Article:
Vertigo

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Vertigo

It is a sign rather than a disease.

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Balance is a complex mechanism that involves interpretation of information transmitted by the vestibular system (inner ear) and the somatosensorial system along with visual information by the central nervous system followed by sending necessary stimuli to the musculoskeletal system. Any abnormality in any portion of this organization is manifested by a sensation of spinning or dizziness. The organ of balance is primarily responsible for the balance and it is located in the inner ear. The organ of hearing and the organ of balance are located nearby in the inner ear. Therefore, a disease that involves one of these organs may also involve the other one.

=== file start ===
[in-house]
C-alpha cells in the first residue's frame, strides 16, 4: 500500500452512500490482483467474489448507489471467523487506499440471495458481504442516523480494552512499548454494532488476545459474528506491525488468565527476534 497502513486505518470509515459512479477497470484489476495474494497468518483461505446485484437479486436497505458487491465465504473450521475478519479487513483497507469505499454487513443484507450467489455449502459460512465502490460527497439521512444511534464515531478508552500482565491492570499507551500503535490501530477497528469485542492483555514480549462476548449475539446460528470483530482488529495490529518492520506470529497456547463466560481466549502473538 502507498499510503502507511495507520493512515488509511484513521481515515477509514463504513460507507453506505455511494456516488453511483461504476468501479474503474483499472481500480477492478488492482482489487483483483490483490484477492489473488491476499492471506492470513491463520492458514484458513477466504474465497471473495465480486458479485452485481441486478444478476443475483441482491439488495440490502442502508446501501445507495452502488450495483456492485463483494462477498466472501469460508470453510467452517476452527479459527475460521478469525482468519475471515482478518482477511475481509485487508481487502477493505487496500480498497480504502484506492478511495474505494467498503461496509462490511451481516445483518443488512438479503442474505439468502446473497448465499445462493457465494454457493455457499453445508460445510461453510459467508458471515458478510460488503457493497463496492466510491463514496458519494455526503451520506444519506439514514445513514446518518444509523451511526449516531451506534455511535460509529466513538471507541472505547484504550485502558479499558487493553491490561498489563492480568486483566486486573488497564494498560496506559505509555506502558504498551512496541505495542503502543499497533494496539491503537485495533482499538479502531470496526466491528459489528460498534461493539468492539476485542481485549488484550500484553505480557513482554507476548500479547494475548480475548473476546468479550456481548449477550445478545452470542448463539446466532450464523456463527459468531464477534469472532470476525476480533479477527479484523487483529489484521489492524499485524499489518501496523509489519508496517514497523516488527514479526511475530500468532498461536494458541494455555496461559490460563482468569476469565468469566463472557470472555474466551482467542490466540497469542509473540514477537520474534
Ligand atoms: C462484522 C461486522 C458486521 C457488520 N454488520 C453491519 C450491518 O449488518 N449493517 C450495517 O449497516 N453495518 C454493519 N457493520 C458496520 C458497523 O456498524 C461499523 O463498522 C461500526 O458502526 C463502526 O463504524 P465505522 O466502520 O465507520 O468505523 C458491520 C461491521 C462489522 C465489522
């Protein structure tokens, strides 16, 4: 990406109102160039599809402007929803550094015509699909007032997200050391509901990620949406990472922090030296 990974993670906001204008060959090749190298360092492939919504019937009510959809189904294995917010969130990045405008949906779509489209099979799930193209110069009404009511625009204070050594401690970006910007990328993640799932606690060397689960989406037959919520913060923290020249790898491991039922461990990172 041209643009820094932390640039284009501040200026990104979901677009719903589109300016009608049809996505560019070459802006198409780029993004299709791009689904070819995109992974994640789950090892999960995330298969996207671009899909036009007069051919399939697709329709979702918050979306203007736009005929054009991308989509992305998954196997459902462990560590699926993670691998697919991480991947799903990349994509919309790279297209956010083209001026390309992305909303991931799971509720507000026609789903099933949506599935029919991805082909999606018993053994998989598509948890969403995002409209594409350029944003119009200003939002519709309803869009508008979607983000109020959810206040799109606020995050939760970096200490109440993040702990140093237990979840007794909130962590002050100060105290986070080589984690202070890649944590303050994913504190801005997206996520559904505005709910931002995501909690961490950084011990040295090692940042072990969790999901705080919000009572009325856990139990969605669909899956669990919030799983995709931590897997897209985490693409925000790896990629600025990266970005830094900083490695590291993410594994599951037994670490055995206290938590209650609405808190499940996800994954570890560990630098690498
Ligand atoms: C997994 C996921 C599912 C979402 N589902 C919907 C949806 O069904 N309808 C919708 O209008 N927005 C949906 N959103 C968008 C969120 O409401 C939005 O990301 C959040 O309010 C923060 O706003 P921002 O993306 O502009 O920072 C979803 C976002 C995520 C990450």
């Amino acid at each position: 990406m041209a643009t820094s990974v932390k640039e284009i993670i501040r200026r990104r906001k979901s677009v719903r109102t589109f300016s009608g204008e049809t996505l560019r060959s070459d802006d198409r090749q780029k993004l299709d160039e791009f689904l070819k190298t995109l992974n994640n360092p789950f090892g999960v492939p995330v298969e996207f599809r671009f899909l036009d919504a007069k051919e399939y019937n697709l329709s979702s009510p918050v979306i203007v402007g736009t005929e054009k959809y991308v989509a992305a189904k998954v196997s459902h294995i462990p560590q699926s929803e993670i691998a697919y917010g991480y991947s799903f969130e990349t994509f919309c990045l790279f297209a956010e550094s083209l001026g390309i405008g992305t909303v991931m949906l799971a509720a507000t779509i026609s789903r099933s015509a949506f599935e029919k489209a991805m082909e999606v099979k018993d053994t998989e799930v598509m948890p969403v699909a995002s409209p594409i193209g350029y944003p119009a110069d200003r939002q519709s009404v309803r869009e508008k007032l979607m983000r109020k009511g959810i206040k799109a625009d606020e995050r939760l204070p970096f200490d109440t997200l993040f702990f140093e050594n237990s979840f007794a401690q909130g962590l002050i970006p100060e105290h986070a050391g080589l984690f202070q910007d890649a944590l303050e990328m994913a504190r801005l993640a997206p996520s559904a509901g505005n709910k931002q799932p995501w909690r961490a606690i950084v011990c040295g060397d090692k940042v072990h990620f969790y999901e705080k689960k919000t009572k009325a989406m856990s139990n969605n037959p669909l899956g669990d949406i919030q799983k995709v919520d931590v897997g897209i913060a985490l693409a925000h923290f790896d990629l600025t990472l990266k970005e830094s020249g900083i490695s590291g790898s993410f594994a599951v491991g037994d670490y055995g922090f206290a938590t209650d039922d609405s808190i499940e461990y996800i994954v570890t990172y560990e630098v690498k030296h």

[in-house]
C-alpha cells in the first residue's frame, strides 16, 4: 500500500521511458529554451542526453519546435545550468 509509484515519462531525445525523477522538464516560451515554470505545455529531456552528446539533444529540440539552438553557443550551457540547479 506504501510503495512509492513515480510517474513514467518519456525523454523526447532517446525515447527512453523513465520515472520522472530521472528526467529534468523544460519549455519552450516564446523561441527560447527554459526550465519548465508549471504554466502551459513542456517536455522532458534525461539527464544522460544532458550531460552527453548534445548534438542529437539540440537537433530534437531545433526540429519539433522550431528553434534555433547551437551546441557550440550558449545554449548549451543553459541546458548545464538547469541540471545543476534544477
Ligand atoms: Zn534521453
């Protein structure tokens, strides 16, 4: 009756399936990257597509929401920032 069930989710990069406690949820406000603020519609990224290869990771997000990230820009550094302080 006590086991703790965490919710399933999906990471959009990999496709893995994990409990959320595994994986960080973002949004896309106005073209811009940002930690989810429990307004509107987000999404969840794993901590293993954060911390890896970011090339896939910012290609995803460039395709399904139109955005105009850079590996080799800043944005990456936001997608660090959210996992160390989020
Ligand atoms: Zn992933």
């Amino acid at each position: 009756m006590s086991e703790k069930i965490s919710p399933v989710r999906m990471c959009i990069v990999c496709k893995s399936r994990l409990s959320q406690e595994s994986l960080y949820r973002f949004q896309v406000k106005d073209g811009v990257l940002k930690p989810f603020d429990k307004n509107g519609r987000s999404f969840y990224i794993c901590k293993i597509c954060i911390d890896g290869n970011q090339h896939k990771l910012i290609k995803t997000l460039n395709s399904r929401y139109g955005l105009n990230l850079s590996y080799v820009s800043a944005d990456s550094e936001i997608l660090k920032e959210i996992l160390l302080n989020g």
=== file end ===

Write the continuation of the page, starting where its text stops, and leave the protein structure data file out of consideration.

Vertigo derives from a Latin word “vertere” that means “to turn”. It is, briefly, defined as transmission of wrong stimuli from the balance system or improper perception of correct stimuli. It is a sign rather than a disease. The inner ear is the organ that is primarily responsible for the balance. Moreover, postural balance requires sound cooperation of eyes, joints, muscles, brain and spinal cord. Vertigo emerges in diseases that affect these organs.

The most common one is Benign Paroxysmal Positional Vertigo that originates from the inner ear. It is manifested by severe sensation of spinning that is provoked by movements of the head. The vertigo is triggered by lying down, getting outside the bed, bending forward and looking upside. The condition is colloquially called destruction of crystals and this type of vertigo can be managed with a series of maneuvers that help proper positioning of the crystals rather than medications. Vertigo may also be caused by other diseases that are dealt by ENT, Neurology, Ophthalmology, Internal Medicine and Cardiology departments. Treatment is planned by relevant department in the light of examinations and tests.

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